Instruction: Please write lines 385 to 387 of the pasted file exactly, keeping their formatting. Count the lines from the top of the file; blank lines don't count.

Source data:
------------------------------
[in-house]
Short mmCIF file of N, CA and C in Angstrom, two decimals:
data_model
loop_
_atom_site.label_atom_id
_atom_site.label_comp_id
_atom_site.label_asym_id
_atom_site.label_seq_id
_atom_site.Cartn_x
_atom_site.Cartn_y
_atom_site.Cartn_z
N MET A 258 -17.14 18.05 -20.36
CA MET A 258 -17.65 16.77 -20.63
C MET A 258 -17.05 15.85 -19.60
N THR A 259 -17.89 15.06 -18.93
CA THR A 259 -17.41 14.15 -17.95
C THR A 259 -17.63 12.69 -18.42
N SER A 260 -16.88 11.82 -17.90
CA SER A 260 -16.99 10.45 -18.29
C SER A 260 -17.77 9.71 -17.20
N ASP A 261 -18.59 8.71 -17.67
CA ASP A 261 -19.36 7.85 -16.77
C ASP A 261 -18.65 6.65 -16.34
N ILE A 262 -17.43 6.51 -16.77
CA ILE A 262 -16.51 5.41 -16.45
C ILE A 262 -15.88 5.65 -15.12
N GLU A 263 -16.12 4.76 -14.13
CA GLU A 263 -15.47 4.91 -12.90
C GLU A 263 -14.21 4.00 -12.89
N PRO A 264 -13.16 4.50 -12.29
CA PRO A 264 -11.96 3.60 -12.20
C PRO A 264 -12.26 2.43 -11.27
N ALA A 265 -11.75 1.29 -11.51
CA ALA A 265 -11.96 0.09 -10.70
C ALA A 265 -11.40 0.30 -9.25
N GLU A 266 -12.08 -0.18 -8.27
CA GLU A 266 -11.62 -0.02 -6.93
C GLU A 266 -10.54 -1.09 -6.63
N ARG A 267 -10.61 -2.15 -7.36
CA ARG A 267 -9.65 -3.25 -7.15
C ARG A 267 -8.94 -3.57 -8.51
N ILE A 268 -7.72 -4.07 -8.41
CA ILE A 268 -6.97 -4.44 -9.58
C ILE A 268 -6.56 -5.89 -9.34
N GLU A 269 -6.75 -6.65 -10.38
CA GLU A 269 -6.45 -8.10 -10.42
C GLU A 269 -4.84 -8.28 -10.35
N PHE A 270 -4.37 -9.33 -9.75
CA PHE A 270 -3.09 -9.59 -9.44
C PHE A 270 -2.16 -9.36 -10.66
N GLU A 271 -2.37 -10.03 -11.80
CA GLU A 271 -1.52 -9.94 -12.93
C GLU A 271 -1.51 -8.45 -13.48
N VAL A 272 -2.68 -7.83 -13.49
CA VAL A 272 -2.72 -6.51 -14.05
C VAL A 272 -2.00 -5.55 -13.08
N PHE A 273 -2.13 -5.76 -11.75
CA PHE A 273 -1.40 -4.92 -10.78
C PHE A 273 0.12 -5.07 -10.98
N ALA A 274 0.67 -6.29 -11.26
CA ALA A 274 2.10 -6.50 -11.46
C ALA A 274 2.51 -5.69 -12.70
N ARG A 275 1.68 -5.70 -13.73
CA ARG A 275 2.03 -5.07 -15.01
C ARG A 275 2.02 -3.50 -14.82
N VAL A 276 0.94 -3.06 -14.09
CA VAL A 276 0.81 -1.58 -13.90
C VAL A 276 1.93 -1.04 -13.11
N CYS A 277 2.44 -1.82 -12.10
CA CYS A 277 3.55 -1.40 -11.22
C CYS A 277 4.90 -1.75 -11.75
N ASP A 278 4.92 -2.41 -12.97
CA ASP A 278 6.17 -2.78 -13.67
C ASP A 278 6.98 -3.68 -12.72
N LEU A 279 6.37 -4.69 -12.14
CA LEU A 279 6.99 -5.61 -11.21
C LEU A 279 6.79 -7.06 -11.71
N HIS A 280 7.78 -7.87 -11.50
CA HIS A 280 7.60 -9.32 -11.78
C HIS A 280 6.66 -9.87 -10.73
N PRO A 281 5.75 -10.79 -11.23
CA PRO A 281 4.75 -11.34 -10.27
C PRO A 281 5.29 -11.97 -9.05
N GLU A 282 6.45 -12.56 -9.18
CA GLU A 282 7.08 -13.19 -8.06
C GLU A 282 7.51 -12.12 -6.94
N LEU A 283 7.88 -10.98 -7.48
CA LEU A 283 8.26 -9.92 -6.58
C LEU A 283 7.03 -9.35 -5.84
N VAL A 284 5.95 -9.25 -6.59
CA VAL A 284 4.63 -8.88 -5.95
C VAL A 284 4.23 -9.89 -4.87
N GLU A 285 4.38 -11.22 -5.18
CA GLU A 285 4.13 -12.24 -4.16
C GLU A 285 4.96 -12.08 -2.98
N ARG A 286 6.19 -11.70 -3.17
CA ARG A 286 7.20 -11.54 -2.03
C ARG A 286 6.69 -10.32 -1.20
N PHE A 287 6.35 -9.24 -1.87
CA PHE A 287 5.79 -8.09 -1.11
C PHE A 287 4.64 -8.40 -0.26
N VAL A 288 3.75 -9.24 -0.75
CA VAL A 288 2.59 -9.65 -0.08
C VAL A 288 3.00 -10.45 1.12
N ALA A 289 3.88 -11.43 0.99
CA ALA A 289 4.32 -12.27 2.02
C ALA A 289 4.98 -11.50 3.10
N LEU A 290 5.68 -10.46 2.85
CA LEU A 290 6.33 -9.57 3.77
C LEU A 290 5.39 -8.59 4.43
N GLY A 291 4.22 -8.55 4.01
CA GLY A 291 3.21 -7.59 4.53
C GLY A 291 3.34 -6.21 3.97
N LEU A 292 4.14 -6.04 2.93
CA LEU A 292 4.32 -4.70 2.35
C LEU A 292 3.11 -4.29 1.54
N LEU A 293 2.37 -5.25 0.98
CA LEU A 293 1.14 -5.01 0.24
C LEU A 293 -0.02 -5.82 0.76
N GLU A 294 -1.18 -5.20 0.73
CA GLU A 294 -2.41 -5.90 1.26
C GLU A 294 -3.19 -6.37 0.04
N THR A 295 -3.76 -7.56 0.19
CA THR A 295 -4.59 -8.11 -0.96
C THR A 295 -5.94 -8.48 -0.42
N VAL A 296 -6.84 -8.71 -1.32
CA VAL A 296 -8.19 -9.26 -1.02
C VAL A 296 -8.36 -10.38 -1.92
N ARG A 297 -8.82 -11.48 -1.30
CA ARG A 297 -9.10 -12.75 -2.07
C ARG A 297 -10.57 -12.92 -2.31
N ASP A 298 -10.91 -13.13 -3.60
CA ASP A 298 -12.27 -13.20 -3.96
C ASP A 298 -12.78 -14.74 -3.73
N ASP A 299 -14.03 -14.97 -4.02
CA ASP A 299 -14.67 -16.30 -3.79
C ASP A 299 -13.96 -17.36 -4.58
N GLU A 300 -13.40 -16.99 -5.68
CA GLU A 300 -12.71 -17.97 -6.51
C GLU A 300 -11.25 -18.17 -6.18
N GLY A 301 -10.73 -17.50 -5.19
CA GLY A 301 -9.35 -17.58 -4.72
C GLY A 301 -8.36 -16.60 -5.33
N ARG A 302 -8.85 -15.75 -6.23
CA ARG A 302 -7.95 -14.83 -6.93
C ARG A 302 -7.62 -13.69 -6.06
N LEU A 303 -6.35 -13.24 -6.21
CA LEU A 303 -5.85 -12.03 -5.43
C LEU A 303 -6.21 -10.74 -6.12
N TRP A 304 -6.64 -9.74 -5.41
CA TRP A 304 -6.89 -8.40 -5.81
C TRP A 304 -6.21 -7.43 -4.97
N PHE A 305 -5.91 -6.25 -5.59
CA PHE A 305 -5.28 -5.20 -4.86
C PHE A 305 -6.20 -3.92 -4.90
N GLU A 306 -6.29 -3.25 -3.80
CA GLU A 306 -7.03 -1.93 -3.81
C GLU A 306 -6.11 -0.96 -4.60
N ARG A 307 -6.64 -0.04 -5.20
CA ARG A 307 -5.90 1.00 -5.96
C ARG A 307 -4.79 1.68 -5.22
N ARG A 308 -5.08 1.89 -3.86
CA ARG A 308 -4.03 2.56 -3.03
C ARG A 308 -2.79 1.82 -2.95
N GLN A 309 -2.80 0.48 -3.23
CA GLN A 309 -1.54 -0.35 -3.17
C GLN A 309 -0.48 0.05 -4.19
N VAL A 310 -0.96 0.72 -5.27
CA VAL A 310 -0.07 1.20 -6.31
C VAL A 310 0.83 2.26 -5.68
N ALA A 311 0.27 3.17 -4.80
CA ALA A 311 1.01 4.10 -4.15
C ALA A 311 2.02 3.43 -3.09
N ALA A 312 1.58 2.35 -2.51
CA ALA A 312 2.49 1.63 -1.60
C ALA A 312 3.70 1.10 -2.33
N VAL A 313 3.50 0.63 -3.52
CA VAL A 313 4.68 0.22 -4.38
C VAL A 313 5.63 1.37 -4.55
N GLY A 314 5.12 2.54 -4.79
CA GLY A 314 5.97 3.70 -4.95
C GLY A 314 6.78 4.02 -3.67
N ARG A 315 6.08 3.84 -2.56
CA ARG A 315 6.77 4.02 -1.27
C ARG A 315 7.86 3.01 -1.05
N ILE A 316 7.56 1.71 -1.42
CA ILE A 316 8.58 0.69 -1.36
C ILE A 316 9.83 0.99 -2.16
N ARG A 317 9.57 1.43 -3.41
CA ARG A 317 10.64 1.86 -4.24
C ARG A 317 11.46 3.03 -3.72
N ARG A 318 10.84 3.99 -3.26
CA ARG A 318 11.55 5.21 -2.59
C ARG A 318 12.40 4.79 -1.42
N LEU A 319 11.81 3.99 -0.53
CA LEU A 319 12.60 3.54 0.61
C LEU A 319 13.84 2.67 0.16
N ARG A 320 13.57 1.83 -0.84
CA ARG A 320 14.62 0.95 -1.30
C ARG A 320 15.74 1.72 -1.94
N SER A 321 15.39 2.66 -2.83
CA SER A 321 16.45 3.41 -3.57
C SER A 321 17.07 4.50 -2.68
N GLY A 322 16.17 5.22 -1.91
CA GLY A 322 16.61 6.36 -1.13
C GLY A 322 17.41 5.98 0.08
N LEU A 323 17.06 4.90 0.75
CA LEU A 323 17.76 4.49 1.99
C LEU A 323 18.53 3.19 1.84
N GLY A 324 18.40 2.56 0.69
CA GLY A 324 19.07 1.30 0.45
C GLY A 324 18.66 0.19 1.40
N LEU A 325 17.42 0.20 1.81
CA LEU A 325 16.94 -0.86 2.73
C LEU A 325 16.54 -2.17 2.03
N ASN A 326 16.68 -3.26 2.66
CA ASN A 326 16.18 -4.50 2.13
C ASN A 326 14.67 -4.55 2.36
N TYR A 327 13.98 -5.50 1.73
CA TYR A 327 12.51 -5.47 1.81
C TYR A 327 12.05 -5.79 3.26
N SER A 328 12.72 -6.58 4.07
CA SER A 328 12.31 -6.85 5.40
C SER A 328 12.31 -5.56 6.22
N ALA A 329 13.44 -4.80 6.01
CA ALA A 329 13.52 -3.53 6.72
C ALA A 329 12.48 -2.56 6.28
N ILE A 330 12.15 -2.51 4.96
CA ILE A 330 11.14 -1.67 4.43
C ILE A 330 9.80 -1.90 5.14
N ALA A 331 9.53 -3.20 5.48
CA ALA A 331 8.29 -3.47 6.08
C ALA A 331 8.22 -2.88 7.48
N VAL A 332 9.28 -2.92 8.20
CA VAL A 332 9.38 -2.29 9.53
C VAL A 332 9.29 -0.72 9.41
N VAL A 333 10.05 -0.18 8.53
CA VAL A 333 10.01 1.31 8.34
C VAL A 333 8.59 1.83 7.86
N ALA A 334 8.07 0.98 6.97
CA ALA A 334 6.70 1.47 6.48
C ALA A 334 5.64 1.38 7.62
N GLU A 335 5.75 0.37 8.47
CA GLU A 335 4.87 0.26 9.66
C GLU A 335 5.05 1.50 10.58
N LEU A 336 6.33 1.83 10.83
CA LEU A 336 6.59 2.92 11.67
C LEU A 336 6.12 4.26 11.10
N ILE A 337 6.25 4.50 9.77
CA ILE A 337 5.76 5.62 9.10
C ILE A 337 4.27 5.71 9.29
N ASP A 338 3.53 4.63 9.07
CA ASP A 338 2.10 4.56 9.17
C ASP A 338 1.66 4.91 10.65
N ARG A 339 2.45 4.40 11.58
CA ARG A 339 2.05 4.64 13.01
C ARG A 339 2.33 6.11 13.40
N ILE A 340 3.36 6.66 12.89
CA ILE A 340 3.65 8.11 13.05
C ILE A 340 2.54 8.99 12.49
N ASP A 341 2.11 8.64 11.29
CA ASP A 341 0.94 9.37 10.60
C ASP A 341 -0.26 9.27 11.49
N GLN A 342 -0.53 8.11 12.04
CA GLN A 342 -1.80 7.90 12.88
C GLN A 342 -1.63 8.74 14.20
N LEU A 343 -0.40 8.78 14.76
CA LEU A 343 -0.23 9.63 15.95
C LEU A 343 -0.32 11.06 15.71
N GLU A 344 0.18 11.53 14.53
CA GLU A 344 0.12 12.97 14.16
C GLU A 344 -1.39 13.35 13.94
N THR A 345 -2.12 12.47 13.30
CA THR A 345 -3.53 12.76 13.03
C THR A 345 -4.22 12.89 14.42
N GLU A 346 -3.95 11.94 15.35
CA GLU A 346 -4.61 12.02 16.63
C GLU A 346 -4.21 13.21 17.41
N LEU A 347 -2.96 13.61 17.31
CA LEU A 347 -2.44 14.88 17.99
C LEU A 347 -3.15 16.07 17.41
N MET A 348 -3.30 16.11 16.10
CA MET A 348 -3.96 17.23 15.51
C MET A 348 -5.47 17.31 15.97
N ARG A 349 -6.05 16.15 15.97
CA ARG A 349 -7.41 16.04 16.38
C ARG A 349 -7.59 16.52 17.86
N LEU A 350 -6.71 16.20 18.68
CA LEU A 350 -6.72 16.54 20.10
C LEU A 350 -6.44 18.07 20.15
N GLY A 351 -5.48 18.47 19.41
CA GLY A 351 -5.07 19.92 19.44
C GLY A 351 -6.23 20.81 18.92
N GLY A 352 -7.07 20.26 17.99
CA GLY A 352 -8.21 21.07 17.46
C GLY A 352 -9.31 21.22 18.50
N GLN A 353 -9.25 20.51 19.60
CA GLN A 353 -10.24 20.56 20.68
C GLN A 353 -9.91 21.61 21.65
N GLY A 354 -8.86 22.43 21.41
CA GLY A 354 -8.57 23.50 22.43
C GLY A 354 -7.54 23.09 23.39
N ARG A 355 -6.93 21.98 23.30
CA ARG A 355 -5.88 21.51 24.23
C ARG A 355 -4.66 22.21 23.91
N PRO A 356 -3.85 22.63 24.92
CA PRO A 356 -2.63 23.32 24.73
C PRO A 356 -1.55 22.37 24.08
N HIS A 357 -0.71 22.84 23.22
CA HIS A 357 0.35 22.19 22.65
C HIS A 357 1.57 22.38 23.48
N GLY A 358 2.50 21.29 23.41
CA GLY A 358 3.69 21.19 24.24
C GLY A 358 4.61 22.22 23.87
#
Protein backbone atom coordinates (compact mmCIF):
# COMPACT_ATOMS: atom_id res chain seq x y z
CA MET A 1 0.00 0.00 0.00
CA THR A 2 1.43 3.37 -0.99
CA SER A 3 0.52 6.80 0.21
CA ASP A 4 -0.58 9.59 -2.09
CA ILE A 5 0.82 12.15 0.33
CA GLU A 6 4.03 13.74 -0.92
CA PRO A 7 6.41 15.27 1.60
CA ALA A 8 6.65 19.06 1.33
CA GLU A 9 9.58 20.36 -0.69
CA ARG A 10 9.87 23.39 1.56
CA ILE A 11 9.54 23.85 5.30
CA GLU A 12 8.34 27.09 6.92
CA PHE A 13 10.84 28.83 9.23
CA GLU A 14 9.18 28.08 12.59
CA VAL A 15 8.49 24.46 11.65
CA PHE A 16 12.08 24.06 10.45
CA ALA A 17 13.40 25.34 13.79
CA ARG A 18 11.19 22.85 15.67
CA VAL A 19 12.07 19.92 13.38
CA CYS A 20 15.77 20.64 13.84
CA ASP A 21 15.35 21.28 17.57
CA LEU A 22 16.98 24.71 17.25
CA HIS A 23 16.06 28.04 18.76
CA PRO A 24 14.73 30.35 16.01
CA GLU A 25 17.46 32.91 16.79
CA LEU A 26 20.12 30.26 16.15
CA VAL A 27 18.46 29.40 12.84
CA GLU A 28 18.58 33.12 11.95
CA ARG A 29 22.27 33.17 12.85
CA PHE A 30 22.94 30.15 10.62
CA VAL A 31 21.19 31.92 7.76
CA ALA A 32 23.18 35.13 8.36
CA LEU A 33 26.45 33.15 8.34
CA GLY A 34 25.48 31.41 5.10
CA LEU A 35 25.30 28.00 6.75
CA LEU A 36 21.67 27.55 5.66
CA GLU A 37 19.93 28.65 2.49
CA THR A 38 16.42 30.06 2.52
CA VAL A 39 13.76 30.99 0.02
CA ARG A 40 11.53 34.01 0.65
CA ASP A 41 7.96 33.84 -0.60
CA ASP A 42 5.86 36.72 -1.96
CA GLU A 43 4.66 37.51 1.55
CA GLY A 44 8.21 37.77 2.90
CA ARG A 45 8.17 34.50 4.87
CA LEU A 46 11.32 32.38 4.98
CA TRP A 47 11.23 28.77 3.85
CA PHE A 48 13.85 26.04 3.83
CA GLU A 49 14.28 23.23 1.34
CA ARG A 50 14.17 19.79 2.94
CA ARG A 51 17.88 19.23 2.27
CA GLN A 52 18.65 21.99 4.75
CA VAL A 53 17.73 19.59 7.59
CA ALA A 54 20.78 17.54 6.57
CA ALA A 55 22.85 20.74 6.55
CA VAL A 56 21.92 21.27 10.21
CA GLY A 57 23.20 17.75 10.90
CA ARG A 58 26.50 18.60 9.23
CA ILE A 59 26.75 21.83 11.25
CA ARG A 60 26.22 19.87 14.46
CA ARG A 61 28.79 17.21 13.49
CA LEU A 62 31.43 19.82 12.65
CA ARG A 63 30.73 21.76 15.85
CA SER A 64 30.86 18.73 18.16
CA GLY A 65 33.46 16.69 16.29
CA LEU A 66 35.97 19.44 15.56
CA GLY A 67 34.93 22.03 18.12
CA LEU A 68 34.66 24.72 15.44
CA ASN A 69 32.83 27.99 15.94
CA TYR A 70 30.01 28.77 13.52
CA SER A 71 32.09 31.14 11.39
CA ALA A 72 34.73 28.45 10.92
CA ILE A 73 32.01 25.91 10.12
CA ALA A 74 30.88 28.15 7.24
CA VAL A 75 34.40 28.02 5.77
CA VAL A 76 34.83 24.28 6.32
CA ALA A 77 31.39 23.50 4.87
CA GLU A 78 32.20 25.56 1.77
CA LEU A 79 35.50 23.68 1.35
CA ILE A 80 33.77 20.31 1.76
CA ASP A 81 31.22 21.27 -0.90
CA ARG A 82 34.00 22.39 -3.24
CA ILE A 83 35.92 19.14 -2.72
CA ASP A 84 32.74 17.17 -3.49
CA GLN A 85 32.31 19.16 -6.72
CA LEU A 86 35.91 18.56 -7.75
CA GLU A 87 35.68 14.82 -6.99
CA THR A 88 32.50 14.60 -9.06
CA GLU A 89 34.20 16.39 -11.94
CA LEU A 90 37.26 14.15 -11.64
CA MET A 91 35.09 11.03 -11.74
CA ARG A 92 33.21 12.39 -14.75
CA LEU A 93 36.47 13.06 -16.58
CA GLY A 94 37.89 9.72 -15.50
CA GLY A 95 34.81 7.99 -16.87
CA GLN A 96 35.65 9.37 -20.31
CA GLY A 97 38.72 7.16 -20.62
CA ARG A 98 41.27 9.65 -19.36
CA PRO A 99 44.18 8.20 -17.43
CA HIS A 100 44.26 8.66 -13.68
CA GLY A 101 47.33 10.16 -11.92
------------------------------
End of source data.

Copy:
CA LEU A 68 34.66 24.72 15.44
CA ASN A 69 32.83 27.99 15.94
CA TYR A 70 30.01 28.77 13.52